You're way more the Green Lantern fan than I am so I was wondering if you could tell me whether I'm being oversensitive or whether GL is very misogynistic? I knew they'd killed off Katma Tui, Jade, and Alex DeWitt, but I hadn't realised that Arisia had gone too (after having various nasty things happen to her). A couple of months ago I saw the GL episode of Duck Dodgers and there was a female GL I hadn't seen before so I looked her up in the the unnoficial guide to the DC universe website, and guess what? Dead. Add Carol Ferris turning evil and it's beginning to look like the odds are stacked against any female who spends any length of time near one of those rings.
Am I mistaken? Is there just a high mortality rate generally in and around the Corps? Are there any female characters in GL that have lasted long term without becoming vicious murderers? 'Cos right now the whole thing is just depressing me.
Yes, I did answer her.
Actually, I think about this one all the time. I don't think the concept or the franchise itself is misogynistic, but there's so many disposable characters and so few of them visibly female that one misogynsitic writer can do a lot of damage. Carol Ferris, for example, started out a really amiable "villainess" -- She was basically powered by the Zamarons to make a little trouble. She didn't turn evil, I think, until Preist got ahold of her in Action Comics Weekly. He's the same writer who killed Katma Tui, another character who'd been treated respectfully up until then.
I can see a lot of misogyny in Denny O'Neil's run. He played with all sorts of social issues but for some reason couldn't do feminism without making the guest-women evil (Mother Juno, the visiting Amazons, Sinestro's Evil Sister). He crippled Carol (a later writer fixed her legs, haven't seen that yet) and created Kari Limbo (Check out Kalinara's post). Black Canary got alternately moronified and glorified, though I can't get over her first appearance in the run (she gets brainwashed, dammit). Fortunately though, his punching bag was Guy Gardner. Guy was injured so that John could be brought in, then Guy was kidnapped and driven insane to give Hal some angst. Then he put him in a coma for safekeeping for next time he needed to cause Hal angst. This kept the run free of the Fridge Factor.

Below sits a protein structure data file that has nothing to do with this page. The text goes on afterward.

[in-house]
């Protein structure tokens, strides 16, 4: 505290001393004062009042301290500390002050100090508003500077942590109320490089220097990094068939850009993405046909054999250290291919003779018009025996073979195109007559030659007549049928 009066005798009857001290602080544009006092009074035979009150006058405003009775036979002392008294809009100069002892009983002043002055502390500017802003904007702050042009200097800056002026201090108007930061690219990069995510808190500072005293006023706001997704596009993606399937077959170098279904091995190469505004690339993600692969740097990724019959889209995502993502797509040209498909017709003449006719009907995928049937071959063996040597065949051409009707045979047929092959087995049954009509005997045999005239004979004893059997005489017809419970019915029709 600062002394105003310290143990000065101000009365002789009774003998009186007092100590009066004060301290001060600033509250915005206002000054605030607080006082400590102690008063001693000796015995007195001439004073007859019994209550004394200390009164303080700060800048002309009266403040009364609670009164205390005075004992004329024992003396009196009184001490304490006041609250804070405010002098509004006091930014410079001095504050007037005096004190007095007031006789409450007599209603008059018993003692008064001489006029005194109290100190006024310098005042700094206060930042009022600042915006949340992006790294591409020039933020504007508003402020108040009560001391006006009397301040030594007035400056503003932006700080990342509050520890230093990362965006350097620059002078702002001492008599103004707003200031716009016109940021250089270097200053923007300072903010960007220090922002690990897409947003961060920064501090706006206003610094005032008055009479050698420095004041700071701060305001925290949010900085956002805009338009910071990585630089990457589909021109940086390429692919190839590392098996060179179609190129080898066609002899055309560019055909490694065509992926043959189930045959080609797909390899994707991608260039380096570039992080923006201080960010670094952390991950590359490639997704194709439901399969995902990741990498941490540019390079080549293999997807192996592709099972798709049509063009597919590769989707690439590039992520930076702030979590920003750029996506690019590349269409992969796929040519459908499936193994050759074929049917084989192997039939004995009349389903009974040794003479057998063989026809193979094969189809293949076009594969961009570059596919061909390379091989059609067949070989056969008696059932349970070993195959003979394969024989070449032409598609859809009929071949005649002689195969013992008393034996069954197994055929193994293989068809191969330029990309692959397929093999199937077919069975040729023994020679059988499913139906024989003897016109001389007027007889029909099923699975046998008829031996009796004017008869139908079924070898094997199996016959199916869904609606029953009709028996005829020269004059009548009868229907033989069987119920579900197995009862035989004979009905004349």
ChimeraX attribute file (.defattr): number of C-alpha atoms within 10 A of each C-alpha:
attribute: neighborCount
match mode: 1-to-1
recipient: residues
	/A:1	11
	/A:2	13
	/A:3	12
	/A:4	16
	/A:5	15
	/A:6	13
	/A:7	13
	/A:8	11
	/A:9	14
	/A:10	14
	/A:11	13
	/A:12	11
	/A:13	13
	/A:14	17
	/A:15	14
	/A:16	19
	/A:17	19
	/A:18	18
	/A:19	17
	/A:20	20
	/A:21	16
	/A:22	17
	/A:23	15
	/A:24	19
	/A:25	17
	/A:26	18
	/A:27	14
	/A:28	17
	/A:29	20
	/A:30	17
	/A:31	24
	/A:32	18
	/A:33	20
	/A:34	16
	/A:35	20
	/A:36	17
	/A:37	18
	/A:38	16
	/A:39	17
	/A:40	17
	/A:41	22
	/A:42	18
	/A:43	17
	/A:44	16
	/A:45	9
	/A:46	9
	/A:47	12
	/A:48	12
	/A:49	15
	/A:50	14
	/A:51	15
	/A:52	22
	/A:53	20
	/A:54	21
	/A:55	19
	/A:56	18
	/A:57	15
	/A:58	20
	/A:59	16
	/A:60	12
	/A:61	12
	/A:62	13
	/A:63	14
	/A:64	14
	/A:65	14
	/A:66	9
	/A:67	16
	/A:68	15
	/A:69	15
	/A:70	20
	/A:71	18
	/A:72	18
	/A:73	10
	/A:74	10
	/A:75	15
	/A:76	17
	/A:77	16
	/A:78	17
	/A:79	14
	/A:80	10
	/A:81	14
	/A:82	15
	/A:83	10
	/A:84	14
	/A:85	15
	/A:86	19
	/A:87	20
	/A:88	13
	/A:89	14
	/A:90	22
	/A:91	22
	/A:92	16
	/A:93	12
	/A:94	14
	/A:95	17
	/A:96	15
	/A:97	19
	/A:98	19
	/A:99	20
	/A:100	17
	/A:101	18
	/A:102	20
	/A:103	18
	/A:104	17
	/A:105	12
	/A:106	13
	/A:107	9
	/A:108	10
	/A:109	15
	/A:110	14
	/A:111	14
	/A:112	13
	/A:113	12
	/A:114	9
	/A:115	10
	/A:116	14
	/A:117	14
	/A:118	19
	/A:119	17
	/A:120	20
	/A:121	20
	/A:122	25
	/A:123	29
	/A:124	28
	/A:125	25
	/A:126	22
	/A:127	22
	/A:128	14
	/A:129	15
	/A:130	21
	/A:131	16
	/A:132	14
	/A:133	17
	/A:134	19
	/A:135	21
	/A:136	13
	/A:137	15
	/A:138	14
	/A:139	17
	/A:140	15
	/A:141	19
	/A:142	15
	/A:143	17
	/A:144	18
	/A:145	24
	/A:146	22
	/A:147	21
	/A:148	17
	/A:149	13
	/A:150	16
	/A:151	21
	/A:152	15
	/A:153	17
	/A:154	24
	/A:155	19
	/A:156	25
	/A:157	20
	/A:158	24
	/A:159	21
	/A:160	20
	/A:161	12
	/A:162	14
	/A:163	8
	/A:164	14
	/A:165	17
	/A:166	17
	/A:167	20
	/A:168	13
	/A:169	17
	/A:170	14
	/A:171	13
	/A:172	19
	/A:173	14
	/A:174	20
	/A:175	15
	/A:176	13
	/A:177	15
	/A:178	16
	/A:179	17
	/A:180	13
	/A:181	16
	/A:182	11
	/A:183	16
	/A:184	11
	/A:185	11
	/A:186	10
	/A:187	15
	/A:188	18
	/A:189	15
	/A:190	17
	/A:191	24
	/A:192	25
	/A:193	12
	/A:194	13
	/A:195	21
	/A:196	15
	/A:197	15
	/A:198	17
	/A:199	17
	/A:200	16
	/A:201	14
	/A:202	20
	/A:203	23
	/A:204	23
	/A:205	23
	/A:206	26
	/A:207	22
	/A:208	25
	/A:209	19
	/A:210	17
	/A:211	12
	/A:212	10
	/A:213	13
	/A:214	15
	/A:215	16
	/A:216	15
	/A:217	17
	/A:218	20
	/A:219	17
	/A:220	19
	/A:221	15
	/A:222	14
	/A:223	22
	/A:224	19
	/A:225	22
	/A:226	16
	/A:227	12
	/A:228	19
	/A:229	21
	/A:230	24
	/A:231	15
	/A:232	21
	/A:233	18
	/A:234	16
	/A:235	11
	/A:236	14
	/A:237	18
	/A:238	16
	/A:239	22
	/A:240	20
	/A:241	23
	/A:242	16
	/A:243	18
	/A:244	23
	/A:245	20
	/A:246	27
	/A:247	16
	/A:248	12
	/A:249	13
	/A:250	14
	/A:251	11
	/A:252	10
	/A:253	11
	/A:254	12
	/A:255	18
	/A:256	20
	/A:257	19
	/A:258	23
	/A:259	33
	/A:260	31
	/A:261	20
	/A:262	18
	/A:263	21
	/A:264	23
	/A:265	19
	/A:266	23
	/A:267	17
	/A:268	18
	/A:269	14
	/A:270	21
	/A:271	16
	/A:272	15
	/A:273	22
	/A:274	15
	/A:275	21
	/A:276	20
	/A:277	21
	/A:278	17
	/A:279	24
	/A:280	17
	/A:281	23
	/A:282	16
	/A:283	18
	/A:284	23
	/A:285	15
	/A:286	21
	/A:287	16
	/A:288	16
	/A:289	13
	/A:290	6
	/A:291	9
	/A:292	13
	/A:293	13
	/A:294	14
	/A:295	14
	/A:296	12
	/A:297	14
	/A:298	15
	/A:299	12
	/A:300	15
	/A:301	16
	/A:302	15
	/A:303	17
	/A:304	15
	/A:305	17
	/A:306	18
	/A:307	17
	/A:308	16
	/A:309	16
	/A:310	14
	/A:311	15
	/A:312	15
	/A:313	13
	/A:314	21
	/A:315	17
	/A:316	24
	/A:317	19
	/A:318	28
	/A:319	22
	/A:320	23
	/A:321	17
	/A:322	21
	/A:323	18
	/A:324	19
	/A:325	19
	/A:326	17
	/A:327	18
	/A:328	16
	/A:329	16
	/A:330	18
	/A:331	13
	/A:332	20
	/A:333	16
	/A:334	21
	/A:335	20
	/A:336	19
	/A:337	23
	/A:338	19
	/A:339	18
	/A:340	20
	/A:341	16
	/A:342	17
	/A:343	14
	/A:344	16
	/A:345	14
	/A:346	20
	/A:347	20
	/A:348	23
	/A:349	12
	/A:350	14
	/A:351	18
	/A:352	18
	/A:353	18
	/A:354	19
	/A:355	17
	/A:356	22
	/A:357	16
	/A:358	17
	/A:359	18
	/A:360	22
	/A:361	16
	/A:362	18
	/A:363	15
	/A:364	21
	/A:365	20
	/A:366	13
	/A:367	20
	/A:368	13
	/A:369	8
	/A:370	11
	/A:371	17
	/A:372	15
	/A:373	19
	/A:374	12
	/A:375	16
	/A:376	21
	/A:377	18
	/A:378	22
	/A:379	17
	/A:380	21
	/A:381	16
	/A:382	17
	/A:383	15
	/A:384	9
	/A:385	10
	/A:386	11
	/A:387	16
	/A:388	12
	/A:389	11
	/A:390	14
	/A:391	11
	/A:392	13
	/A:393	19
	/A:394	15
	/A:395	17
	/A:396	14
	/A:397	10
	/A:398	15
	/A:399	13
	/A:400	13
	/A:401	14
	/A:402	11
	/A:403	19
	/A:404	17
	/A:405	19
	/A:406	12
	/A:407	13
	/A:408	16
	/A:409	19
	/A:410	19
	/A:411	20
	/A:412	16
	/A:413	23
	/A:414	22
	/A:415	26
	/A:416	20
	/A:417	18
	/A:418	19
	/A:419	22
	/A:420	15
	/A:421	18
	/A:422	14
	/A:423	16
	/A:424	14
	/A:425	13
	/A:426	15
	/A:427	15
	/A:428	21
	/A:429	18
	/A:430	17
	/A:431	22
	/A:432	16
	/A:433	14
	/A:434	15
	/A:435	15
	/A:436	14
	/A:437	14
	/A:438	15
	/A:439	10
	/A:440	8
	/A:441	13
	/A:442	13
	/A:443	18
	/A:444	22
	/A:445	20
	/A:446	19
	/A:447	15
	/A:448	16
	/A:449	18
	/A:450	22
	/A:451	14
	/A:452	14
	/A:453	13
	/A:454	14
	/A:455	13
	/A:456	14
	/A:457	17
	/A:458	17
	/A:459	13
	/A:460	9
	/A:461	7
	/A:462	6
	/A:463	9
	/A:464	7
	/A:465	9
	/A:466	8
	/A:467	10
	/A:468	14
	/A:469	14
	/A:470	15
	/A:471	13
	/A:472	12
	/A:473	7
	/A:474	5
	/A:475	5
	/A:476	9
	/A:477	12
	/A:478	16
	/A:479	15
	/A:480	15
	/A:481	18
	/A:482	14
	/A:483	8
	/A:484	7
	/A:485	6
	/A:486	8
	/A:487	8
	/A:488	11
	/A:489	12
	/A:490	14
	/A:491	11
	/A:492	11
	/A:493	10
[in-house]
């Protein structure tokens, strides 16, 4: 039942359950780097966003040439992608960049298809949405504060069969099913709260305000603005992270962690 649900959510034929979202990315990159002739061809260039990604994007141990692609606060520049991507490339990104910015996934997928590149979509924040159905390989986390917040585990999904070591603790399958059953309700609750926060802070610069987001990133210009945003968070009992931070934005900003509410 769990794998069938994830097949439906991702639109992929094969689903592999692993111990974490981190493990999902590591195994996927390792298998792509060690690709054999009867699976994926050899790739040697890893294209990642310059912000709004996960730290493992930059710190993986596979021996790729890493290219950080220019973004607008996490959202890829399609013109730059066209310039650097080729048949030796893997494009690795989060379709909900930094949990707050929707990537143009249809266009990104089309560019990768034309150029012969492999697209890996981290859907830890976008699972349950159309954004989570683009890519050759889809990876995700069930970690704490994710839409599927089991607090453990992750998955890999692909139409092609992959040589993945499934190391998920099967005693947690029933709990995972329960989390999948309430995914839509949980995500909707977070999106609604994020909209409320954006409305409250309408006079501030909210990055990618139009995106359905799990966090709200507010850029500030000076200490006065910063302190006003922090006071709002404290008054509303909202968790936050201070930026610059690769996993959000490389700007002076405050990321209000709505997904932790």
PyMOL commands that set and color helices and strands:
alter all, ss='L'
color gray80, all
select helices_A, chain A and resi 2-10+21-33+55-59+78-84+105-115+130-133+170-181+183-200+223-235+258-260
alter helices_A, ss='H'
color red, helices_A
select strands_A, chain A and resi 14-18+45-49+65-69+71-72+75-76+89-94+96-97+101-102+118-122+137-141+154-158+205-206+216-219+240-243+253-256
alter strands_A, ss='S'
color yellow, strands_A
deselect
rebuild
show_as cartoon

I haven't read all of Steve Englehart's run. I do have to say the very concept of the Arisia aging story -- where she's the sexual predator artifically aging herself and tricking Hal into bed doesn't look good at all. I also hear this was where the Predator/Carol storyline was introduced, and I've heard bad things about that. Green Lantern #192 made my blood boil from the displayed sexism (Though, as Kalinara pointed out, that was sexism attributed to a character, not stated in the narrative, so I have to read the whole story to see how it turns out). But most of the stuff he wrote with Katma was absolutely beautiful.
I'd say the turning point into misogyny was the Death of Katma Tui. Because Action Comics Weekly #601 featured three awful blows to femininity -- Katma died (on the kitchen floor!), Carol was made into a psychopath (a far cry from the playful rival of Broome and Fox's days), and Arisia was turned from a mixed-up kid who still had the willpower to save a planet, into a bubble-headed model/sex-toy for Hal. Come to think of it, Hal and John didn't do too well in this run either.
Earlier writers like John Broome and Gardner Fox were much better. They created Katma and the Zamarons (who were actually pretty cool and reasonable, if chauvinistic, at the start), and set Hal up with I think the only Silver Age girlfriend who was actually her boyfriend's boss.